This summer, Save the Redwoods League protected the largest old-growth redwood forest remaining in private lands. Its previous owners, the Richardson family, refrained from clear-cutting this 730-acre property for nearly a century.
As a result, the property, dedicated Harold Richardson Redwoods Reserve in honor of the family’s patriarch, contains a pristine and complex redwood ecosystem: slender young trees are interspersed among massive old-growth trees. One tree, estimated to be 1,640 years old, stands today as wide as a two-lane street.
The trees themselves are impressive, but they also serve as a backdrop for an astonishing array of wildlife. At Save the Redwoods League, we are interested in documenting that wildlife. With a better understanding of what dwells under (and in) the redwood canopy, we can make better management decisions.
Partnering with North Coast Resource Management (NCRM, Inc.), the League installed bat guano traps inside hollowed trees throughout the property. Several bat species live inside these hollows, which form when the center of a tree rots or burns.
“Hollows come in all shapes and sizes,” says Stephanie Martin, NCRM’s senior wildlife biologist. “Their depths and heights are all over the board.” Using genetic testing, NCRM might learn if different bat species prefer different types of hollows. In the meantime, Martin has already spotted one Townsend big-eared bat, a state species of special concern species, flitting from one large hollow.
Guano traps consist of weed cloth suspended inside the base of a hollow. If a trap collects a few guano pellets, it implies that bats are using the hollow as a resting place. Larger amounts of guano might indicate a group of bats, even an entire maternal colony, use the hollow for more consistent shelter.
NCRM is also busy surveying the property for the state and federally threatened northern spotted owls. Already, Martin says, biologists located a pair of spotted owls on the property, along with one barred owl. Owls, feeding on woodrats and flying squirrels, favor a more open understory canopy for hunting. At the same time, they often use old-growth trees with flat space for nesting. “The reserve holds great overstory structure and platforms for nesting and an open understory for foraging,” Martin says.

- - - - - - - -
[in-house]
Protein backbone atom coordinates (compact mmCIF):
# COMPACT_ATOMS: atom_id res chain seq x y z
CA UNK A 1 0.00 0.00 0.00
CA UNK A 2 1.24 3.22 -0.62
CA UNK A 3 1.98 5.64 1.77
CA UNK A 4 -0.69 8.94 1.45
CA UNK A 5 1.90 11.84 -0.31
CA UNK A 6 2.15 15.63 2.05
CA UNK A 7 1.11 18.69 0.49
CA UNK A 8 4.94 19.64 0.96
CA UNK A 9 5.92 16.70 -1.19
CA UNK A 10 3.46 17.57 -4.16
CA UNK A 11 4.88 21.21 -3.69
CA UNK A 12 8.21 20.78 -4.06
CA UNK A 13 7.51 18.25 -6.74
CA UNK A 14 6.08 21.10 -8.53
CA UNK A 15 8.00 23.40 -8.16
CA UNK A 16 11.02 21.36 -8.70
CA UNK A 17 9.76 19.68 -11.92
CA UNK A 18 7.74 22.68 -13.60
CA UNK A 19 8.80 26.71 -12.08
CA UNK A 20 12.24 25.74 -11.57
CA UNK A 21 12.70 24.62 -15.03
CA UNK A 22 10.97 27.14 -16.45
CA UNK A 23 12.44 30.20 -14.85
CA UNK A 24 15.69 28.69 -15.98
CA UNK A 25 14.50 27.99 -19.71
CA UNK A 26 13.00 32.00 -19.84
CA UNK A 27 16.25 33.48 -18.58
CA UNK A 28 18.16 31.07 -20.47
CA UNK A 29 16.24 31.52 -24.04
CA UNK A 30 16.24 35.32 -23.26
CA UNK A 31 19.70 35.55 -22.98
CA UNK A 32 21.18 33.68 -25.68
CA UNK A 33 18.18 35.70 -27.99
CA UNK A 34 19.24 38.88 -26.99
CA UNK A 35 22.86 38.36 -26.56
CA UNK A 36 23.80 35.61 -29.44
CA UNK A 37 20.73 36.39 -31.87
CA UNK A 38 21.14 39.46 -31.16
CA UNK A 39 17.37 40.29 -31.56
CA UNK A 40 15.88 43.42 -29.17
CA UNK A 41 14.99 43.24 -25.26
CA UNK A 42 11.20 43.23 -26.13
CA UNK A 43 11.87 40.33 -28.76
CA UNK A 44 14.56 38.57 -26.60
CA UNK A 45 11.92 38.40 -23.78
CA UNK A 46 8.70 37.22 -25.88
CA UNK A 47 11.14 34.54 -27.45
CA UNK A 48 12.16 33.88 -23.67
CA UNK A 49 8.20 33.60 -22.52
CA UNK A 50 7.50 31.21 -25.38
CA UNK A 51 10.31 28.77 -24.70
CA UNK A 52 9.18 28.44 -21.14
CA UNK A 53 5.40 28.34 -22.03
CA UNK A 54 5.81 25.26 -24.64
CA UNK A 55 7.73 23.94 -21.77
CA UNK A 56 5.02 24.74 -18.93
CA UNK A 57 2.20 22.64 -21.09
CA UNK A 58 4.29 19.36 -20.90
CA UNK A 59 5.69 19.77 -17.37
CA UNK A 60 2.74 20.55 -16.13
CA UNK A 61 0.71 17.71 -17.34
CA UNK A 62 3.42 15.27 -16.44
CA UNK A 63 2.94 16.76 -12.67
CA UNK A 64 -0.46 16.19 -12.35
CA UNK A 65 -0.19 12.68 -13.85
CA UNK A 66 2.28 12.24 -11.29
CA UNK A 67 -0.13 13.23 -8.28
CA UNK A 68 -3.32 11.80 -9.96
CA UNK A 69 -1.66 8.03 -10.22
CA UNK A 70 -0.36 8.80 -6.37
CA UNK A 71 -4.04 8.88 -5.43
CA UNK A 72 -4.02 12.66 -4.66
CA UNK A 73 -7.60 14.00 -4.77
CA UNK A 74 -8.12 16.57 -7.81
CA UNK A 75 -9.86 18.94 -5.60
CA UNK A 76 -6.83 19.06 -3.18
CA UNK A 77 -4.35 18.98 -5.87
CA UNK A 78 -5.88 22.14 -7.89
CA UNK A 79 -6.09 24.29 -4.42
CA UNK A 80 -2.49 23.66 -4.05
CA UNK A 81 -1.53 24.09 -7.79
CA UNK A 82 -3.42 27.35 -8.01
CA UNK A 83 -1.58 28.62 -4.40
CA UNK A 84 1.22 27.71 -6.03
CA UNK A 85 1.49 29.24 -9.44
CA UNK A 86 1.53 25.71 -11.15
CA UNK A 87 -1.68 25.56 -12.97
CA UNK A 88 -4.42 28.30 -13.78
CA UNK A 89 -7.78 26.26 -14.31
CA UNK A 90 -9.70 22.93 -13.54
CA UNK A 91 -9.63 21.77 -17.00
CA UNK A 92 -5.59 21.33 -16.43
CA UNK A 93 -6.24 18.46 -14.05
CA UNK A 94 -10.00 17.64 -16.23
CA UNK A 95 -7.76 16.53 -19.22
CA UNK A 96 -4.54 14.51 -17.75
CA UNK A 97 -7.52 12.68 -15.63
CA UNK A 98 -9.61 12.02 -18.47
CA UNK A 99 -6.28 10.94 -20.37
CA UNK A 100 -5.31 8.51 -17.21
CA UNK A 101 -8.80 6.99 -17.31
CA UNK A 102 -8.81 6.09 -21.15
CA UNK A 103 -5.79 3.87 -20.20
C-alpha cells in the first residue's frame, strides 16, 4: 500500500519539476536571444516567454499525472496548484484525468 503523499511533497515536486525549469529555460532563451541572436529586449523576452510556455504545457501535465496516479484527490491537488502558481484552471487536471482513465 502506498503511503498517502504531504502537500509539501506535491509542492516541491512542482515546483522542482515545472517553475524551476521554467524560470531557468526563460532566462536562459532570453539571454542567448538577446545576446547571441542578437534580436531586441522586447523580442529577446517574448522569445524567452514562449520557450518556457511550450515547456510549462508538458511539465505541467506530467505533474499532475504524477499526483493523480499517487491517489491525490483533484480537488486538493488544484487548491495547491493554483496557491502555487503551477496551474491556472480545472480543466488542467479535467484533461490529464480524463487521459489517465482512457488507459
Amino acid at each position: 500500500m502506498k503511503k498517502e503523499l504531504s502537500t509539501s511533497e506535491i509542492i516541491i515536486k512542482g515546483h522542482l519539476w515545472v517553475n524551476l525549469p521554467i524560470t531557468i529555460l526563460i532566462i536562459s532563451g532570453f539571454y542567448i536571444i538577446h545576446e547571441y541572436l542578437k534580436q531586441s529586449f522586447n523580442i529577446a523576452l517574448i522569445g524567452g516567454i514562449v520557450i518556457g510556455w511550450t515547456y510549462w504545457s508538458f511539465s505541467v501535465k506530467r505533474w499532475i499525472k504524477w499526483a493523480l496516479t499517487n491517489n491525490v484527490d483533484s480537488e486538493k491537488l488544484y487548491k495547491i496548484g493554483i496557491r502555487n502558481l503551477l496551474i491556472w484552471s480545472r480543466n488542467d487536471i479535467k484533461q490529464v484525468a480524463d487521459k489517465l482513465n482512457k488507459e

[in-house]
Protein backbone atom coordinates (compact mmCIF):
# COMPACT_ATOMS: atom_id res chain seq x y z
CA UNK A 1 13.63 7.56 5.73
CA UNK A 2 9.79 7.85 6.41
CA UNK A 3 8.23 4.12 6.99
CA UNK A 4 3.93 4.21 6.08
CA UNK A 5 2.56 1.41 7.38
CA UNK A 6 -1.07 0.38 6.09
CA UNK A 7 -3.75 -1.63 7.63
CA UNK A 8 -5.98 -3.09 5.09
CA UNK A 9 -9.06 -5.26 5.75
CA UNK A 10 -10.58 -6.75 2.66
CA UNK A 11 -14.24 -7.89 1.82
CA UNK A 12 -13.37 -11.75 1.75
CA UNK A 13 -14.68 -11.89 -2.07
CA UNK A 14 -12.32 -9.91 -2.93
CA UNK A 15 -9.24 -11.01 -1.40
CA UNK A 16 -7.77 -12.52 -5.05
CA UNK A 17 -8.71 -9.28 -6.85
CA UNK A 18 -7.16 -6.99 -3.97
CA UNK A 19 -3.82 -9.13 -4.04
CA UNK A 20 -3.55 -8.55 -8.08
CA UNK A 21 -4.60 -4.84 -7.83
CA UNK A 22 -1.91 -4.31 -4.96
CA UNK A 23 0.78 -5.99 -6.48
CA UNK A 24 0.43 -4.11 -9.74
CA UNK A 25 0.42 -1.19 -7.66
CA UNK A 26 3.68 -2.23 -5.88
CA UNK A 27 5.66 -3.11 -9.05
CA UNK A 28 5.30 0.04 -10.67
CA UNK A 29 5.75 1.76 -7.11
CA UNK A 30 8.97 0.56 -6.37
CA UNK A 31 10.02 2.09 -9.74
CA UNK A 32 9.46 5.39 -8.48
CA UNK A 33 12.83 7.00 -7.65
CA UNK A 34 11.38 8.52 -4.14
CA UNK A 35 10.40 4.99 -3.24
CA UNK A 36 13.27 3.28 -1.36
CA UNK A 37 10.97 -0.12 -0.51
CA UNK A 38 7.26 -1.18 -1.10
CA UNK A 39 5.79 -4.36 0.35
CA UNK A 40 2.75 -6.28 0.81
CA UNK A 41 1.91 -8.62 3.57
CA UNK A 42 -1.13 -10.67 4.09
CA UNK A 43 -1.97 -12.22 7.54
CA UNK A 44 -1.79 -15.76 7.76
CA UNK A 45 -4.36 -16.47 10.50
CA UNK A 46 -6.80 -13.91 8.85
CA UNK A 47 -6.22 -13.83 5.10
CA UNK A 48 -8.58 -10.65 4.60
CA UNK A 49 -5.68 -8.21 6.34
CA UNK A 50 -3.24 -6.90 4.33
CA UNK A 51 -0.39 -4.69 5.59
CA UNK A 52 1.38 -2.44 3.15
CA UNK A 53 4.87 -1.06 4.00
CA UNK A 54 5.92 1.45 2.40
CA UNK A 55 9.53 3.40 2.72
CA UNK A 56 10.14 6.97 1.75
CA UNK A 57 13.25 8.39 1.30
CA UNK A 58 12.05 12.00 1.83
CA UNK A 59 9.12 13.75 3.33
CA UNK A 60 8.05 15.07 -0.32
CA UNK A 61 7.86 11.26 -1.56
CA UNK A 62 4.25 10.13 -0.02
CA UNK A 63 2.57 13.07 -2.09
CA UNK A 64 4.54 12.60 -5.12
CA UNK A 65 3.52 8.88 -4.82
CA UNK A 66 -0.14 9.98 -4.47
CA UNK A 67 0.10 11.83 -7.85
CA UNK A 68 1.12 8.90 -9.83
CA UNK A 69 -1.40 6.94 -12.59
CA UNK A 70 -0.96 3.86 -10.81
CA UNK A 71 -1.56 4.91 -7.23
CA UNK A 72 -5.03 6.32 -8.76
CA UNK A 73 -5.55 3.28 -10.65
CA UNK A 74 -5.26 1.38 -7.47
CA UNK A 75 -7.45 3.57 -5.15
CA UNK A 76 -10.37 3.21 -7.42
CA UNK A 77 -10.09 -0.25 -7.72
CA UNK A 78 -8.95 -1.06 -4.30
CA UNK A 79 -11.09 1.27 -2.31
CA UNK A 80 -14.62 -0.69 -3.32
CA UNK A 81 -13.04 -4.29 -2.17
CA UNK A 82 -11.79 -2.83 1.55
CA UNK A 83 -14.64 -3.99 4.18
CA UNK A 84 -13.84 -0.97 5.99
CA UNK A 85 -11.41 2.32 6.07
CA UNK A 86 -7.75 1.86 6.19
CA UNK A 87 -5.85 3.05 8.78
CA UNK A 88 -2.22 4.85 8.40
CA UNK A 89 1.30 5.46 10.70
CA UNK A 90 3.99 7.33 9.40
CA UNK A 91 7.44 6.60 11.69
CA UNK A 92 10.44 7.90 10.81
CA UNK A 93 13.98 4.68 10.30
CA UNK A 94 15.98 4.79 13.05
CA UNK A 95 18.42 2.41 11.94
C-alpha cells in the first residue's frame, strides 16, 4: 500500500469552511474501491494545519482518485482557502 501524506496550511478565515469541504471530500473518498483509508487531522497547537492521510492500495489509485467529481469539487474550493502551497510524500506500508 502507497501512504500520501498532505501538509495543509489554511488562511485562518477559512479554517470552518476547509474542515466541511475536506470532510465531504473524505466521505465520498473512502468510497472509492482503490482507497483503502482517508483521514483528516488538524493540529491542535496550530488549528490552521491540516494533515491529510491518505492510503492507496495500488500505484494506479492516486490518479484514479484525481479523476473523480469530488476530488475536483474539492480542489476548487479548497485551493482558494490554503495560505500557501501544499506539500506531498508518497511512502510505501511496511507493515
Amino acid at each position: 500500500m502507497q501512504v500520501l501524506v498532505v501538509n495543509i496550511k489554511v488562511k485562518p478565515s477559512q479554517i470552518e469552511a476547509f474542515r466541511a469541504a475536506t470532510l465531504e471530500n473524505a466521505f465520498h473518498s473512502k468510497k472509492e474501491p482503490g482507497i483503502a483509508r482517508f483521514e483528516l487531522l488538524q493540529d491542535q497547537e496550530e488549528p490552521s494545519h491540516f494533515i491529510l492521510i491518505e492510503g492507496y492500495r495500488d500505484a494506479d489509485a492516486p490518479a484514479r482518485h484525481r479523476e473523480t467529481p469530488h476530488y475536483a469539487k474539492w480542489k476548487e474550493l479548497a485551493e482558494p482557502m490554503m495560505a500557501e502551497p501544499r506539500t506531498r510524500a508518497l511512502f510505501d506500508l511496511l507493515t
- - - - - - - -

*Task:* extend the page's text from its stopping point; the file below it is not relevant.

Finally, one more winged creature piques the League’s interest. Does the marbled murrelet, a highly elusive and endangered seabird, make the reserve its home?
“Marbled murrelets are notoriously difficult to study,” Martin says. “We’re surveying them using the standard accepted protocol, and we’re also testing out the efficacy of using automatic recording units, or ARUs to potentially detect murrelets.”
Specifically, the senior biologist deployed 4 ARUs, essentially preprogrammed microphones in a box, throughout the property. The ARUs automatically record 3.5 hours each day, at dawn and at dusk, when murrelets fly back and forth between the ocean and forest. Martin retrieved the ARUs in late August and is looking forward to analyzing the recordings, hoping to pick up sounds of murrelets passing overhead.
ARUs are an exciting bit of technology, Martin says, considering the impracticality of the current standard protocol, which involves hiking into the forest before dawn, then sitting and waiting for murrelets to fly by and or vocalize in the early morning light.
Researchers have also found evidence of Sonoma red tree voles. (“It’s a tiny mammal that practically lives in one tree its entire life,” Martin says.) The vole peels the tough outer layer of Douglas-fir needles to get at the softer center. The resulting strands gather below the vole’s nest, like an arboraceous furball.
Eventually, the League will move from the sky to the streams, to survey amphibians and other aquatic life. For now, we’re still learning about and discovering wild plants and animals at Harold Richardson Redwoods Reserve.